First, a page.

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Keith Weiner

Keith Weiner

Keith is founder of the Gold Standard Institute USA in Phoenix, Arizona, and CEO of precious metals fund manager Monetary Metals. He created DiamondWare, a…

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The Federal Reserve Report

Why is this issue of the Report entitled the Federal Reserve Report? We chose this headline because the Fed is apparently now the driver of supply and demand of gold and silver. Or at least it's what speculators in gold and silver expect will drive the decisions of the hoarders, whom the speculators are trying to front-run.

Economist John Maynard Keynes, in a rare episode of getting something right, described a hypothetical beauty contest held by a newspaper as an analogy for speculating in the stock market. The paper publishes a hundred pictures, and to enter to you vote for the 6 which are the most attractive. Whoever picks the most popular wins a prize.

"It is not a case of choosing those [faces] that, to the best of one's judgment, are really the prettiest, nor even those that average opinion genuinely thinks the prettiest. We have reached the third degree where we devote our intelligences to anticipating what average opinion expects the average opinion to be. And there are some, I believe, who practice the fourth, fifth and higher degrees." (Keynes, General Theory of Employment, Interest and Money, 1936).

On Friday, the Bureau of Labor Statistics released its jobs report. 151,000 jobs were added in August. This was very disappointing. So naturally, speculators furiously bid up everything from stocks to junk bonds to gold and silver.

Wait. Bid up? Naturally?!

Yes. If the economy is slowing, then the average person expects the Fed to backpedal from its promise to raise interest rates. And if rates aren't going up, then the quantity of money will expand. And the average person expects the prices of assets to go up with the quantity of money.

The price of silver went up about 3%.

Of course these labor announcements have no long-term impact on the price of anything, which is driven by supply and demand fundamentals. Which is why we publish the only true picture of the fundamentals of the monetary metals. But first, here's the graph of the metals' prices.

The Prices of Gold and Silver

Prices of Gold and Silver

Next, this is a graph of the gold price measured in silver, otherwise known as the gold to silver ratio. It fell 2.5 points this week. Apparently the average person expects that the average person will interpret the Fed's policy to impact the price of silver more than the price of gold.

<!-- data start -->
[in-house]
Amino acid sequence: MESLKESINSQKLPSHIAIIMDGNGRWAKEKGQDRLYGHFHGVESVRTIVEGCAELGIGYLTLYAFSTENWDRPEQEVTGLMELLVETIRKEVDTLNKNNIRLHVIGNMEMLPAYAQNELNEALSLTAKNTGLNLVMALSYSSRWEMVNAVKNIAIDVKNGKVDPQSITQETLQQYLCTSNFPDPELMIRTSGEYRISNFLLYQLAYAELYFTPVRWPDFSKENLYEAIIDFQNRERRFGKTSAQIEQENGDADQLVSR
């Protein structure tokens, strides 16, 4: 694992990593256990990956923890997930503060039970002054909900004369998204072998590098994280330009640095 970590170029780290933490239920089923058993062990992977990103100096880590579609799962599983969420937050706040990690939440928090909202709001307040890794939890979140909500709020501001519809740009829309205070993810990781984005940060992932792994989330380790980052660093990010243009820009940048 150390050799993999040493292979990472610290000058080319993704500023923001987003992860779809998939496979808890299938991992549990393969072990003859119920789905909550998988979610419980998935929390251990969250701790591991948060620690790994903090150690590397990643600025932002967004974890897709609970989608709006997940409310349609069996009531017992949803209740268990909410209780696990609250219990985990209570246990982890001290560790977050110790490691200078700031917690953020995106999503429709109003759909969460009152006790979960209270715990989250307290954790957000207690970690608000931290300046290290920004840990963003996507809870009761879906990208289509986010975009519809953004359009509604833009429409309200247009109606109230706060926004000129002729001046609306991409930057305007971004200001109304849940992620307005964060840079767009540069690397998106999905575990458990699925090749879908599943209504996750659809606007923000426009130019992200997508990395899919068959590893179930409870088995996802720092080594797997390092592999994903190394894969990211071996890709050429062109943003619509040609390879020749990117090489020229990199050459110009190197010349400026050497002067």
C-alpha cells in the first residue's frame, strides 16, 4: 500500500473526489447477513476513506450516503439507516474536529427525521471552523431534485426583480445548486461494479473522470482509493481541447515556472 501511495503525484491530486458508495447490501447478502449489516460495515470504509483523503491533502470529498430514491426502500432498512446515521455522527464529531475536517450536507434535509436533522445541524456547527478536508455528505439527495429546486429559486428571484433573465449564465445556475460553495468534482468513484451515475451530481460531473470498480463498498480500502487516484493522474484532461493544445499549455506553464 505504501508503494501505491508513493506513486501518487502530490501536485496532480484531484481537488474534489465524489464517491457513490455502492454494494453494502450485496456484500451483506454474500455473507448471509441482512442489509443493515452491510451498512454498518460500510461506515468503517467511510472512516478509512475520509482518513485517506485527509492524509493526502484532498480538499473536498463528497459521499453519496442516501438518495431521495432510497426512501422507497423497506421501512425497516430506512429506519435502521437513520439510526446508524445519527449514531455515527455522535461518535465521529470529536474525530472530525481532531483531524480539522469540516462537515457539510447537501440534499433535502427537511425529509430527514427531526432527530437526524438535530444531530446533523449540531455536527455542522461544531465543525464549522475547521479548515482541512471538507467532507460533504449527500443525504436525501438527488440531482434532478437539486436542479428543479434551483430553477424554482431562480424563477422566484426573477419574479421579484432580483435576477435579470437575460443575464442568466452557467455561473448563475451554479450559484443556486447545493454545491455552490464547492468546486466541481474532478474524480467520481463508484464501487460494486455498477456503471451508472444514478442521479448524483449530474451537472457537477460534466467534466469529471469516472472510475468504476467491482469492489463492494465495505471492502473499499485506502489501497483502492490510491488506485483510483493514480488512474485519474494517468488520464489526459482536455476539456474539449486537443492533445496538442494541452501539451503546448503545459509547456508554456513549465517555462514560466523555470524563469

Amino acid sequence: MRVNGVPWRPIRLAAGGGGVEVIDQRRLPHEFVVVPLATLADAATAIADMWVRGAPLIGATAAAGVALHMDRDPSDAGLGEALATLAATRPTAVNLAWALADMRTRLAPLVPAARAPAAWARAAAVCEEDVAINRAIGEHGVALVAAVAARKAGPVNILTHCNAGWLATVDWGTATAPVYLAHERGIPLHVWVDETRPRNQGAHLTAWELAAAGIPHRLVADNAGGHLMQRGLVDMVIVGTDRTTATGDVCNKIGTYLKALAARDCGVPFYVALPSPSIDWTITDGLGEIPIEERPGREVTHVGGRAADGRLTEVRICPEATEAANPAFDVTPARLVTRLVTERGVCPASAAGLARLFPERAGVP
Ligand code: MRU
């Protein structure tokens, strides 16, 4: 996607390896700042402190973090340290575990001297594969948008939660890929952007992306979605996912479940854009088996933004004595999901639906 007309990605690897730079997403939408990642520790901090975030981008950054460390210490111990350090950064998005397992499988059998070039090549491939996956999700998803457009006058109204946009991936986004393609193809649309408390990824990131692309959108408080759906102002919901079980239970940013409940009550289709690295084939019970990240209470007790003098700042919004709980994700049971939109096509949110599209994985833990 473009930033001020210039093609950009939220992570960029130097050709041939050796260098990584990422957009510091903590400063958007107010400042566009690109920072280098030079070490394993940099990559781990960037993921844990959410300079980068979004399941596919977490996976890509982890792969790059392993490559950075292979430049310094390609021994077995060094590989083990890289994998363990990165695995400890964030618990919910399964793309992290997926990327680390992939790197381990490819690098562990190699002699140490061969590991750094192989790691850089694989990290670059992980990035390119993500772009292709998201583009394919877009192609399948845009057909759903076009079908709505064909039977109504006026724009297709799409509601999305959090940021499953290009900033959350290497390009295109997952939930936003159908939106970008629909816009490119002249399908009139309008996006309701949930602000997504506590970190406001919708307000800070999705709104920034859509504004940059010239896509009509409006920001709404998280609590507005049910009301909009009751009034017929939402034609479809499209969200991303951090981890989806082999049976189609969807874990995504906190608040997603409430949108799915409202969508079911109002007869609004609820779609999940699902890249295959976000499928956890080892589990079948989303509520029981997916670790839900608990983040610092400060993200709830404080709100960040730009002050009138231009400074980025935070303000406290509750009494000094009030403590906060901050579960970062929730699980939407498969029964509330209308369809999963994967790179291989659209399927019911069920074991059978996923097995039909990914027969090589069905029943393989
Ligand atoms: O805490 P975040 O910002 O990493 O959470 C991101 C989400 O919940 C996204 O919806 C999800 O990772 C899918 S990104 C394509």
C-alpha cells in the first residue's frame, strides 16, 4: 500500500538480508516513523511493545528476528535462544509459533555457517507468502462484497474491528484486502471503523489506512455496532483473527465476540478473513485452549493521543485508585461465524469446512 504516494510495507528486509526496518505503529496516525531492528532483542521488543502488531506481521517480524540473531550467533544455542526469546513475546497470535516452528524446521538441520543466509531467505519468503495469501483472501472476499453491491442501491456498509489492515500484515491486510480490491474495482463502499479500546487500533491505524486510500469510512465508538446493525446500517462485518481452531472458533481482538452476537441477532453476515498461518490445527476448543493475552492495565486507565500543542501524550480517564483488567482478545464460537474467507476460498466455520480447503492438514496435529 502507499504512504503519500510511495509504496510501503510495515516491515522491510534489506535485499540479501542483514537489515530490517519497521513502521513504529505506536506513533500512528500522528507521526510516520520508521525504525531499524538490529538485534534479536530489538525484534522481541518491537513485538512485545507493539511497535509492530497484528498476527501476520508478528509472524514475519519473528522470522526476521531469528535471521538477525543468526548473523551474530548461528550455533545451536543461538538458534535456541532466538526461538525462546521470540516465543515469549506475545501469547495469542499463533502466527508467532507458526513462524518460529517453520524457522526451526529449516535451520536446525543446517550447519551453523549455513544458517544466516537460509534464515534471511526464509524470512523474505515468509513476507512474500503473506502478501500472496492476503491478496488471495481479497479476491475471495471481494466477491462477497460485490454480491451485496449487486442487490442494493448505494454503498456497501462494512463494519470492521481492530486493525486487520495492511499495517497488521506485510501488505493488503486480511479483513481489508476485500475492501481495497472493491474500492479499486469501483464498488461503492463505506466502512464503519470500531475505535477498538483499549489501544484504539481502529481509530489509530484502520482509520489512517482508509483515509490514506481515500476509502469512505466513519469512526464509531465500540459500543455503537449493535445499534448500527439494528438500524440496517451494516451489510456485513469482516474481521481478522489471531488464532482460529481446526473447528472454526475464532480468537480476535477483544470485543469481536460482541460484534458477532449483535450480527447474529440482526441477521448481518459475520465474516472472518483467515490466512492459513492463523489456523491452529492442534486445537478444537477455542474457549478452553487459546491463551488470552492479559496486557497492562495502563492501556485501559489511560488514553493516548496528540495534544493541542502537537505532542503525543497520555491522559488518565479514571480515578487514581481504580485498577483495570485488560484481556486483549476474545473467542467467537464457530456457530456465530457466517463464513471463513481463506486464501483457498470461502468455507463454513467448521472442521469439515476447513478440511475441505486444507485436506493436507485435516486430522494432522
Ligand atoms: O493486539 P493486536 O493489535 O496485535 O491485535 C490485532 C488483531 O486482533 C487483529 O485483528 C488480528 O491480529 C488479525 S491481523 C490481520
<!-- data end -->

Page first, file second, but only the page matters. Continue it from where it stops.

The Ratio of the Gold Price to the Silver Price

Ratio of the Gold Price to the Silver Price

For each metal, we will look at a graph of the basis and cobasis overlaid with the price of the dollar in terms of the respective metal. It will make it easier to provide brief commentary. The dollar will be represented in green, the basis in blue and cobasis in red.

Here is the gold graph.

The Gold Basis and Cobasis and the Dollar Price

Gold Basis and Cobasis and the Dollar Price

The price of gold didn't even move that much, up only $6. Yet we see a reversal of the trend of rising scarcity (red line, cobasis) and falling abundance (blue line, basis). No more backwardation in the October contract, despite the relentless selling pressure as traders have to roll their positions.

Our calculated fundamental price fell, and is now about $10 over the market price.

The Silver Basis and Cobasis and the Dollar Price

Silver Basis and Cobasis and the Dollar Price

In silver, the price move was much more dramatic. See the drop in the green line, which is the price of the dollar measured in silver ounces. The buck fell from 1.67 grams of silver to 1.60.

With that, we see a big drop in the scarcity (i.e. cobasis, the red line) and corresponding rise in the abundance (i.e. basis, the blue line).

Our calculated fundamental fell about 15 cents. It's way below the market price. Perhaps the average hoarder will increase his buying of silver, for reasons that have nothing to do with the jobs report, the Fed's likely policy responses to the jobs report, or their expectations of the average speculator's expectations of the average speculator's expectations.

If not, then at some point those expectations are going to come down.

 

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